Although United States trucking companies were hopeful that a strong June was signaling an end to what’s been called a freight recession, the last 45 days indicate conditions are unlikely to rebound any time soon.
Shippers, motor carriers, and third-party logistics providers (3PLs) are facing an uncertain environment due to geopolitical trade tensions and signs the economy is slowing down and a recession may be looming. Whereas a year ago shippers were fighting to secure any truck capacity, it’s now the brokers and carriers that are cold calling to find freight, according to conversations with shippers.
According to the Cass Truckload Linehaul Index, US truckload rates didn’t increase in July, with no change compared with a year ago. It’s the first time the year-over-year percentage wasn’t positive since March 2017. DAT Solutions reports dry van contract rates were 8.3 percent lower than a year ago, the third consecutive month in negative territory after 25 consecutive months of growth.
Dry van spot rates are down about 20 percent year over year, according to DAT Solutions and a JOC.com analysis of 115 domestic US lanes. Spot rates fell about 2.5 percent from the previous month in July, and a preliminary JOC.com analysis shows rates are down about 1 percent sequentially in August.
“Current demand, rate, and supply sentiment all underperformed seasonality, decreased sequentially, and are now the lowest for August since we began conducting these surveys in 2011,” Ravi Shanker, an analyst with Morgan Stanley, wrote in his biweekly survey of shippers, brokers, and carriers.
Annual comparisons were up against last year’s extraordinarily tight market through July, however, so the fact that dry van rates are down may not mean a freight apocalypse. Spot rates were also higher in July than between January and May 2019, and this appears to be true through mid-August too.
The year-over-year comparisons also become easier beginning this month because the spot market peaked in June 2018 and then plunged 20 cents per mile between July and November 2018.
But Donald Broughton, principal of Broughton Capital and author of the Cass Truckload Linehaul Index and Cass Freight Index reports, believes the negative comparison will persist through the end of the year.
“The weakness in spot pricing is having an increasingly negative effect, and the truckload index will go negative [in August] and stay negative through the end of the year,” Broughton wrote.
A JOC.com analysis also shows shippers are paying about 10 to 20 percent less on the spot market than under a contract, even after factoring in brokerage markups. In a balanced freight market, the spot rate is usually higher than contract rates, which is why shippers sign annual contracts. But conditions are far from balanced and much different than a year ago.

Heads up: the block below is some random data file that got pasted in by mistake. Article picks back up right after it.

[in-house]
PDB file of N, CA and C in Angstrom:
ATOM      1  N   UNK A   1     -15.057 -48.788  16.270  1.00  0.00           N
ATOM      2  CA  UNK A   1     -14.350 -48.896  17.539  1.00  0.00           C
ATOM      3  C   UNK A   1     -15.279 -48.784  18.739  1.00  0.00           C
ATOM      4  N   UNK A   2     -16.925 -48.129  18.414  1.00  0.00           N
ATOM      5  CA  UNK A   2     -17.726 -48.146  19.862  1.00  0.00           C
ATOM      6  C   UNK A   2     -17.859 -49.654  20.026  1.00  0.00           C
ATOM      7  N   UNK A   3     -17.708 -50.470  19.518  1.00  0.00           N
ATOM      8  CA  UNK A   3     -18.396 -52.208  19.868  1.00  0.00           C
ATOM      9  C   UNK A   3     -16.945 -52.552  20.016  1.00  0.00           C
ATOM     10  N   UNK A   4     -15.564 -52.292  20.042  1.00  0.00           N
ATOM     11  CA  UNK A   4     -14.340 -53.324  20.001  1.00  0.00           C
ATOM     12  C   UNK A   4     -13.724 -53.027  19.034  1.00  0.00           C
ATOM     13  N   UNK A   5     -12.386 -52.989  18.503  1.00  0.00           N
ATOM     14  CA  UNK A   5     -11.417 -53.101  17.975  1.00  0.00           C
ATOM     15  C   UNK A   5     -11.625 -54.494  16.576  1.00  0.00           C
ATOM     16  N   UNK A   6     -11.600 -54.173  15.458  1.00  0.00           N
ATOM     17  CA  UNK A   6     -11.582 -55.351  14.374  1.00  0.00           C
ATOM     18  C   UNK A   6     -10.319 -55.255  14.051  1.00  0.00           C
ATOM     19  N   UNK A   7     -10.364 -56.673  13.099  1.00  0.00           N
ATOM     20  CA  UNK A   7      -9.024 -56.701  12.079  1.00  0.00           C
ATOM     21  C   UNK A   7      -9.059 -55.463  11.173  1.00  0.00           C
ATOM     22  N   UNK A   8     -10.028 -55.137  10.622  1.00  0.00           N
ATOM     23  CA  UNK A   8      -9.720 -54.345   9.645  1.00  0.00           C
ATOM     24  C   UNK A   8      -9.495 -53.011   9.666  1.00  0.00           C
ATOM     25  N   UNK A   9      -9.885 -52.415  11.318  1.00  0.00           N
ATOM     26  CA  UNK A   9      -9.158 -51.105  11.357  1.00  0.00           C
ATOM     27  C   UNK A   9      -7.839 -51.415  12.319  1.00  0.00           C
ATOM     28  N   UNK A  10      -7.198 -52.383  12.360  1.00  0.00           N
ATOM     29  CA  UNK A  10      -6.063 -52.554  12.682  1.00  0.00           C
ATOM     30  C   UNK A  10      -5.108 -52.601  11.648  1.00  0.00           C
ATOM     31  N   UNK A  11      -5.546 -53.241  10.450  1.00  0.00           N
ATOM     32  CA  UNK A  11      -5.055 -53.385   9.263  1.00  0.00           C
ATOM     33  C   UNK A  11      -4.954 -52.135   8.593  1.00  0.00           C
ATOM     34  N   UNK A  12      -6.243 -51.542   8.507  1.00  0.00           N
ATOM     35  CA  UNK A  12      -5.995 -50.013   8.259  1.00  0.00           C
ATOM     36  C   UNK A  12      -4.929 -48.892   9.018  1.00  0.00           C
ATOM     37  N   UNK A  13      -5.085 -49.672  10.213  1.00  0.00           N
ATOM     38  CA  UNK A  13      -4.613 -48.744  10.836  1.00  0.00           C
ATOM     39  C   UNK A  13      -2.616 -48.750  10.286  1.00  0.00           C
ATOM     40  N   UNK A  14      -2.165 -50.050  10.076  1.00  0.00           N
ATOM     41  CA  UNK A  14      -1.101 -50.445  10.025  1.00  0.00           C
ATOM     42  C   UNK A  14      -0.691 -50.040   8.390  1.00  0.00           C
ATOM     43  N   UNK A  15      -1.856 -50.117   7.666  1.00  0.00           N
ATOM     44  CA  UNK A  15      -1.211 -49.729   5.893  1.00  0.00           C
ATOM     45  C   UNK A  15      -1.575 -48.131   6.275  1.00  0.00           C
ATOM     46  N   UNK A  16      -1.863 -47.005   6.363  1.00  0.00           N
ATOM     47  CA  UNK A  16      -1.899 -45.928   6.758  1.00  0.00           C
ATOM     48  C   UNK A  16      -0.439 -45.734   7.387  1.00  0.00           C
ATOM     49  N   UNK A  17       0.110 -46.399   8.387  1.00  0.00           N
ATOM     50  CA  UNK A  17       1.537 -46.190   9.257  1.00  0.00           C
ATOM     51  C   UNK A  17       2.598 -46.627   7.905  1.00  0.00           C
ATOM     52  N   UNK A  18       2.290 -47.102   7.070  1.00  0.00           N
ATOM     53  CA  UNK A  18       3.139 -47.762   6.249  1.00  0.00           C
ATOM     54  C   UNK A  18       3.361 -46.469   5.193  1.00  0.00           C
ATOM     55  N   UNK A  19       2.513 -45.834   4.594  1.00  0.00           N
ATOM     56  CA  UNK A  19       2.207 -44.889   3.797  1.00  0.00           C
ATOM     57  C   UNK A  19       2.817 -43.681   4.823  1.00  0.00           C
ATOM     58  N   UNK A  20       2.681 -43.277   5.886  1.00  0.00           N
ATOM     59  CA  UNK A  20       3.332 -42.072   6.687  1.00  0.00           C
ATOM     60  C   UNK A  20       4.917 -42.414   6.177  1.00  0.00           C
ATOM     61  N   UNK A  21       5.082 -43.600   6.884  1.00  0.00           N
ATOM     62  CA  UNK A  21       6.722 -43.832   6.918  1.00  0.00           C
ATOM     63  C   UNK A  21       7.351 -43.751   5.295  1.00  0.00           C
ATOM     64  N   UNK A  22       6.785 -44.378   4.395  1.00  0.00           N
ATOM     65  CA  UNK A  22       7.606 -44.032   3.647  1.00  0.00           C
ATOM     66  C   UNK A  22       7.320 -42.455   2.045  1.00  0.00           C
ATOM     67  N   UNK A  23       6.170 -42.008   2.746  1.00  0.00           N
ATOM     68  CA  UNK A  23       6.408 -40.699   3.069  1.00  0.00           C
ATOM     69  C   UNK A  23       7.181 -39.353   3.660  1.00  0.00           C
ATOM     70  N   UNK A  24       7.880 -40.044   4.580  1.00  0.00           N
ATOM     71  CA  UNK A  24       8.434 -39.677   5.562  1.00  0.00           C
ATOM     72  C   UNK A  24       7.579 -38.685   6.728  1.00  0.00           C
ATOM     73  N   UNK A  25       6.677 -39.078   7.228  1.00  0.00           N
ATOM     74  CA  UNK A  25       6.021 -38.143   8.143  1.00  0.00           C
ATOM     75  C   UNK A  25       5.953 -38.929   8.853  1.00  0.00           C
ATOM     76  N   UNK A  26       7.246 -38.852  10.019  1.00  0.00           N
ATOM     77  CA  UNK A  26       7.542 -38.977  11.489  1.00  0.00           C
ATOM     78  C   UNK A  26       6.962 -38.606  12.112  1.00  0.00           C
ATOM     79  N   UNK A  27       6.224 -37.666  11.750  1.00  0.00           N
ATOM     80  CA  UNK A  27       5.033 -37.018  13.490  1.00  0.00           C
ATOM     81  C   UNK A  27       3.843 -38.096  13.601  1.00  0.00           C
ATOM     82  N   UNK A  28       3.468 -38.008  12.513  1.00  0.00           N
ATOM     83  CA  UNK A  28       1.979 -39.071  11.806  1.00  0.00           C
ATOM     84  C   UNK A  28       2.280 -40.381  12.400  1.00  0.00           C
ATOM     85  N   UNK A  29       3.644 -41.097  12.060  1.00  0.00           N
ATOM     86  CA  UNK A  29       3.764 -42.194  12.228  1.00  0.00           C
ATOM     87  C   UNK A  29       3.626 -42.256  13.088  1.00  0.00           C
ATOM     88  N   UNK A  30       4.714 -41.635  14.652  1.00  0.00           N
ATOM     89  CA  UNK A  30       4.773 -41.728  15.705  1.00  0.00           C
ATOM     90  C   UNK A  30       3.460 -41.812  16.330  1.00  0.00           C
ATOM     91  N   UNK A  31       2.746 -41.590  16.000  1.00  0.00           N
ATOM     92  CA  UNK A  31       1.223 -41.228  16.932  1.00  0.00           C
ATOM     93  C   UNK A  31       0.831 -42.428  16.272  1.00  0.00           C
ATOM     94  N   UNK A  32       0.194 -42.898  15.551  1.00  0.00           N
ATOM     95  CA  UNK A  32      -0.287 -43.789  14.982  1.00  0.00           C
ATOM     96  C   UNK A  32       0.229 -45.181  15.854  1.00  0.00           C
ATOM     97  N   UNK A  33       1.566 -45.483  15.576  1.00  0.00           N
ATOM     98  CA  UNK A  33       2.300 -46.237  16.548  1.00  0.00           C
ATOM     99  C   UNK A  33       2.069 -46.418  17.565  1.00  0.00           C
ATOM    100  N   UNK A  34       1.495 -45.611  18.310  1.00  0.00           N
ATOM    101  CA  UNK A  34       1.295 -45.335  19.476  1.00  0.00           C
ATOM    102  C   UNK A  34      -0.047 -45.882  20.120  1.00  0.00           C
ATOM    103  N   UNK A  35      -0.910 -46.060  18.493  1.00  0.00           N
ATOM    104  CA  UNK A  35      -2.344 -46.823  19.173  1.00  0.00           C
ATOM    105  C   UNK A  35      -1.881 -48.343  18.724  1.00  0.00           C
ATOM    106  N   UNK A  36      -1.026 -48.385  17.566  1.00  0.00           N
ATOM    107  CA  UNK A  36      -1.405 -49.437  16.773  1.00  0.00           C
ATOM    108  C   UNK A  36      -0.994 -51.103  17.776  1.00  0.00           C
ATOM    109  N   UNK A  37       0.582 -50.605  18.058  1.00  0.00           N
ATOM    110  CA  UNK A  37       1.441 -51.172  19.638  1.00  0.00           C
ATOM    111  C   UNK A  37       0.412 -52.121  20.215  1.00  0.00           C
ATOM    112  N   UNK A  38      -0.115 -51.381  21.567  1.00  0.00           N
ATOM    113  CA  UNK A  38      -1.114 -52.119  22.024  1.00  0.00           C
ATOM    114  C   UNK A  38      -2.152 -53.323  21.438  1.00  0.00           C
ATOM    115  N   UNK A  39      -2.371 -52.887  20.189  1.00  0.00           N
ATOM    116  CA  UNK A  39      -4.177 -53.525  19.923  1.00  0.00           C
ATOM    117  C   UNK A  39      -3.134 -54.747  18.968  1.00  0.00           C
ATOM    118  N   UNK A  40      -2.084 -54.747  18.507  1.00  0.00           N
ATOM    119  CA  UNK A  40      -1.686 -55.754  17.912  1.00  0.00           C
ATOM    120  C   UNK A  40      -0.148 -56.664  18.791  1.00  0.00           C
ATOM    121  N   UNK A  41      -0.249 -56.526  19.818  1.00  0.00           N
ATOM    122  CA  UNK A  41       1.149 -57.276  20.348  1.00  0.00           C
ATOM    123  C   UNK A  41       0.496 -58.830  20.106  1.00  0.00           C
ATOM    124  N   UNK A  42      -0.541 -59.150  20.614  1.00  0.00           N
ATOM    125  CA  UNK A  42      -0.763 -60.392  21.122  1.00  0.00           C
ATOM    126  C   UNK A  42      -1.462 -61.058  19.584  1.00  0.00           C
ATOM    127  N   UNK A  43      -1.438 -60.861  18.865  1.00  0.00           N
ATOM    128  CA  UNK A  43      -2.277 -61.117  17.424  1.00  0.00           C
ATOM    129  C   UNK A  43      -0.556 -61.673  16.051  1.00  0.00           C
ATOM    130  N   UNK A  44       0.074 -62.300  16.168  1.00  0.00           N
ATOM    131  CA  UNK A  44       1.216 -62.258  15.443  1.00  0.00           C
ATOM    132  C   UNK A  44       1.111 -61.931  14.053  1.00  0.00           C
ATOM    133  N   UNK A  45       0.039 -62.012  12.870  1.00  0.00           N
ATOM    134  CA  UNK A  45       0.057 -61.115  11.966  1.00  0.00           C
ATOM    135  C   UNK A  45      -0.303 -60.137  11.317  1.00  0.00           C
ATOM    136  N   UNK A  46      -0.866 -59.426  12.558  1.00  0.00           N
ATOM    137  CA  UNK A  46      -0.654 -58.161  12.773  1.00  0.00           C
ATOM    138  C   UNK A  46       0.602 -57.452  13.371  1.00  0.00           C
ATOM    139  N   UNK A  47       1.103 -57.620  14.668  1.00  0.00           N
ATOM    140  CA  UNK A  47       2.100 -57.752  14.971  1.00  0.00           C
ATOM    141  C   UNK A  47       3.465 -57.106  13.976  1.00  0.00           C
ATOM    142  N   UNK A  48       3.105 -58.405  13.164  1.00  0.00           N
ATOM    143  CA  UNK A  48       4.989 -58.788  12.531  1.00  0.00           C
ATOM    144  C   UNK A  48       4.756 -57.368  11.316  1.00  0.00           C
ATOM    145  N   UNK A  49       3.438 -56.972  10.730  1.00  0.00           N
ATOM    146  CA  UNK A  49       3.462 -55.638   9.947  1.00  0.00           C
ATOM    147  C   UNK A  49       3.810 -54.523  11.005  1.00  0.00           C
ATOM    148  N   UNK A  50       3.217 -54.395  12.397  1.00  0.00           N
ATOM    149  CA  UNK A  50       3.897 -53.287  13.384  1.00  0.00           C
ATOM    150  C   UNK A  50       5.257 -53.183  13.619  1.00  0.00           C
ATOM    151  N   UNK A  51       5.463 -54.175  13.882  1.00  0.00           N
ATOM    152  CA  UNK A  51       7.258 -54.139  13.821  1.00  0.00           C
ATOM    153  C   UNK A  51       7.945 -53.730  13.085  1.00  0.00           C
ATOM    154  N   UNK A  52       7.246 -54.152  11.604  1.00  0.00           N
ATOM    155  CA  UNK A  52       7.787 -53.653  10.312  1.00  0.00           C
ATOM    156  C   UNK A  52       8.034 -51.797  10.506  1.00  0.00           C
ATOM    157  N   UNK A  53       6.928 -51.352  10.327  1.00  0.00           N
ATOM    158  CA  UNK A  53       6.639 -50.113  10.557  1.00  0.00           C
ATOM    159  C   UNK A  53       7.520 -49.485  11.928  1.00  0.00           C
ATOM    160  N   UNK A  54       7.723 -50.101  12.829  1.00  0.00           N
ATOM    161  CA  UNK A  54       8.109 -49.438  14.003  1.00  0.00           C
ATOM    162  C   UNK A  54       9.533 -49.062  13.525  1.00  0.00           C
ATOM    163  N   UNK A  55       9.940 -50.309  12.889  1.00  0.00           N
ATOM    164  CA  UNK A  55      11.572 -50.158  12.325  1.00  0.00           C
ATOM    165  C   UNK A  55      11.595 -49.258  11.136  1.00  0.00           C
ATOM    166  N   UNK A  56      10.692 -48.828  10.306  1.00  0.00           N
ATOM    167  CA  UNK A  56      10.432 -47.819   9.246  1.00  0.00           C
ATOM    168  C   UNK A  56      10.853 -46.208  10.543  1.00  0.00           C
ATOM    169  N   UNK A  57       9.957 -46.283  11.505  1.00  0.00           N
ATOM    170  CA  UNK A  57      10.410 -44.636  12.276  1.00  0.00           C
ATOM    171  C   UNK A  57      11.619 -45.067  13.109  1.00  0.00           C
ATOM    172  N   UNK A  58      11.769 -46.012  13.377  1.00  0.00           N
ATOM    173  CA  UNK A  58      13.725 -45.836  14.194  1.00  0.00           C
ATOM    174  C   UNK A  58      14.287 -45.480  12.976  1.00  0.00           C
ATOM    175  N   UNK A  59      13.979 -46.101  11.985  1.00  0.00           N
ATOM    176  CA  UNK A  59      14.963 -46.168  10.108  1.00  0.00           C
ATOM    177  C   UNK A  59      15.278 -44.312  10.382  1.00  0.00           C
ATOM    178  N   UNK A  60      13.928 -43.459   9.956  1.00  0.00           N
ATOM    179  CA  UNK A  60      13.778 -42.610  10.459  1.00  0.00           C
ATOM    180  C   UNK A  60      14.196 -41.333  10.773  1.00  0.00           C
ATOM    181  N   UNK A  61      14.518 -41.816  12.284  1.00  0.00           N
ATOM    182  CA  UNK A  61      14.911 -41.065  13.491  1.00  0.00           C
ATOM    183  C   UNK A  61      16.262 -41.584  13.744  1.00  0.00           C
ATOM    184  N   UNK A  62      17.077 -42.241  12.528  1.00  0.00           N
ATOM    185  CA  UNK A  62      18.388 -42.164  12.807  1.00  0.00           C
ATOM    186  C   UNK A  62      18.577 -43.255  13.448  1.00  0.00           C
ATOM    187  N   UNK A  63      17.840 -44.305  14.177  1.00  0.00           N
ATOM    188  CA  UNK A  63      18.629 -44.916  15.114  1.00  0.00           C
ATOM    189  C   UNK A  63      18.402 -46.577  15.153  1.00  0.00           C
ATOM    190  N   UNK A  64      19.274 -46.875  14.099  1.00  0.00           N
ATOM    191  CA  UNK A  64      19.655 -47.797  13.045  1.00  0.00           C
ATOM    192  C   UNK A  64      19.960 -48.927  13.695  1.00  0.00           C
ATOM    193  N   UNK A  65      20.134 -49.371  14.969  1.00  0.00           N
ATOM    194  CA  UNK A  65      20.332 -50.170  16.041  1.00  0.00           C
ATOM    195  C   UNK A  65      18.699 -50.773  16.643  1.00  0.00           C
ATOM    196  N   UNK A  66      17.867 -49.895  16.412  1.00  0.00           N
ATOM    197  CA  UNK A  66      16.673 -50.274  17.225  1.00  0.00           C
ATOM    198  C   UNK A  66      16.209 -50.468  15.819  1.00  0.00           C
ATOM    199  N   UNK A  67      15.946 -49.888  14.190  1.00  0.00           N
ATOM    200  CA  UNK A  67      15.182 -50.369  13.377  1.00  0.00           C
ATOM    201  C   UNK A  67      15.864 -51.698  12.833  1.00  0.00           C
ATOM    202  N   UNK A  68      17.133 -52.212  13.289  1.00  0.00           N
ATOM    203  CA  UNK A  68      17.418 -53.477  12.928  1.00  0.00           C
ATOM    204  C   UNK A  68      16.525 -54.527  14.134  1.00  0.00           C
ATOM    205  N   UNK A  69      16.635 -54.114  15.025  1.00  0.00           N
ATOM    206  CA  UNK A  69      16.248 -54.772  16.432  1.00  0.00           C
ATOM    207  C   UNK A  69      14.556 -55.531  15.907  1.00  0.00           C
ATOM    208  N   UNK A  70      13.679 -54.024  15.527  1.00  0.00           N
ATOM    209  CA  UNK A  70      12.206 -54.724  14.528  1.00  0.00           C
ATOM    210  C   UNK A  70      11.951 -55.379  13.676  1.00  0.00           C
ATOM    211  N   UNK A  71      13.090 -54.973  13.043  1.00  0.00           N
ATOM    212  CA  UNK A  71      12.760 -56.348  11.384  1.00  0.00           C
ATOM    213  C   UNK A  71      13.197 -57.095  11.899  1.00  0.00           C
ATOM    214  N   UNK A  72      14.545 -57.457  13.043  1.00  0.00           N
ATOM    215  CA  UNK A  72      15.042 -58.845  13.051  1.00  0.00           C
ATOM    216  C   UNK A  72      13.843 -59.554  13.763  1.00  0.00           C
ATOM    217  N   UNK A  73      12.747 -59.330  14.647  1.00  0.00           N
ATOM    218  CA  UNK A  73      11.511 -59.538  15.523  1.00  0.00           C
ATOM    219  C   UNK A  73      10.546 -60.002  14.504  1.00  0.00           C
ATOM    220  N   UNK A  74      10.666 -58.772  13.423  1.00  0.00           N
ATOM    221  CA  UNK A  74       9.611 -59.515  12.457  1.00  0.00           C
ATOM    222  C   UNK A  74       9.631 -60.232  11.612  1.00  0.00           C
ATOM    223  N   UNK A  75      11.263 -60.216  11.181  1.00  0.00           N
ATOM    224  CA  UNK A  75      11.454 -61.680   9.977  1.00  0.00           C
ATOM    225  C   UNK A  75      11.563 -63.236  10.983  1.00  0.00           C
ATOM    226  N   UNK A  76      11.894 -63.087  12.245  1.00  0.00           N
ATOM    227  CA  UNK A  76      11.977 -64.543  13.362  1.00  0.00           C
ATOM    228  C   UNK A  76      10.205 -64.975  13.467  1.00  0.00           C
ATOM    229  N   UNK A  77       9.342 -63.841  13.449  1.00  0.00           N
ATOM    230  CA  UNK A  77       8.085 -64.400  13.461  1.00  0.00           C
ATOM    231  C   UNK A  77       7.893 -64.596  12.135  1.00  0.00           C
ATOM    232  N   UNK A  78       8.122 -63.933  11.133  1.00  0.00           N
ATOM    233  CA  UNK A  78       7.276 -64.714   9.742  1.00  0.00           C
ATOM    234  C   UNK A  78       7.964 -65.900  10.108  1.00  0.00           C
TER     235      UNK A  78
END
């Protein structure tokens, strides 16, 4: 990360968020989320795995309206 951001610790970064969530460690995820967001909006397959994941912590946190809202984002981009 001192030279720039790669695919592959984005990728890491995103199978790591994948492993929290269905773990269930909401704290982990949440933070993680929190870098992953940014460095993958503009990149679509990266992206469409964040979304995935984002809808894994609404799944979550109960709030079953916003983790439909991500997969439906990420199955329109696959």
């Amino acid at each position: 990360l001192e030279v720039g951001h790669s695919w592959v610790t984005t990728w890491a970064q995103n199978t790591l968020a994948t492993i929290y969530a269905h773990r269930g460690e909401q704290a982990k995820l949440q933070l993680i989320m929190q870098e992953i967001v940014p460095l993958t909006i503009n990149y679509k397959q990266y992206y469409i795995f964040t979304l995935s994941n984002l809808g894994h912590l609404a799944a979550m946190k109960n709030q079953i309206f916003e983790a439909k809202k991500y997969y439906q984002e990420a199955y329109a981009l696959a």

"In a competitive market, imbalances — either an excess (or shortfall) of demand prompting prices to spike, or an excess (or shortfall) of supply prompting prices to fall — rarely last very long," wrote Aaron Terrazas, Convoy head of economic research, in an Aug. 15 blog post. "Demand and supply play a constant cat-and-mouse game driving prices up and down."
Searching high and low for freight
The Morgan Stanley Truckload Sentiment Survey confirms a lot of what shippers have been saying in recent conversations with JOC.com. According to the survey, brokers and carriers are cold calling to find freight while a year ago it was shippers cold calling to find capacity.
“I am contacted from brokers 10 times a day, and asset carriers at least 3 [times] per week. This will resemble the depths from 2009,” one shipper told Morgan Stanley.
“I continue to see carriers lower prices to protect volumes. Starting to see this more now on the asset side; earlier this year, only brokers were lowering rates. I expect to see asset providers provide flat to slightly down rates for 2020, based on preliminary discussions with our strategic carriers,” another shipper said.
Even a broker acknowledged the dramatic turnaround in market conditions. “Last year, the carriers who were demanding $5 to $6 per mile are taking this right on top of the head. Shippers should be hammering back and offering their freight to carriers who provided stellar service at a reasonable cost the past two years,” the broker told Morgan Stanley.
This doesn’t mean strategic shippers have turned transactional, nor that being a shipper of choice no longer matters.
Werner Enterprises CEO Derek Leathers told JOC.com that many shippers have remained committed to shipper-of-choice initiatives that began in the much tighter 2018 market. There has been some backsliding, however, which Leathers described as “four steps forward and one step back,” emphasizing the net positive in relations between carriers and shippers.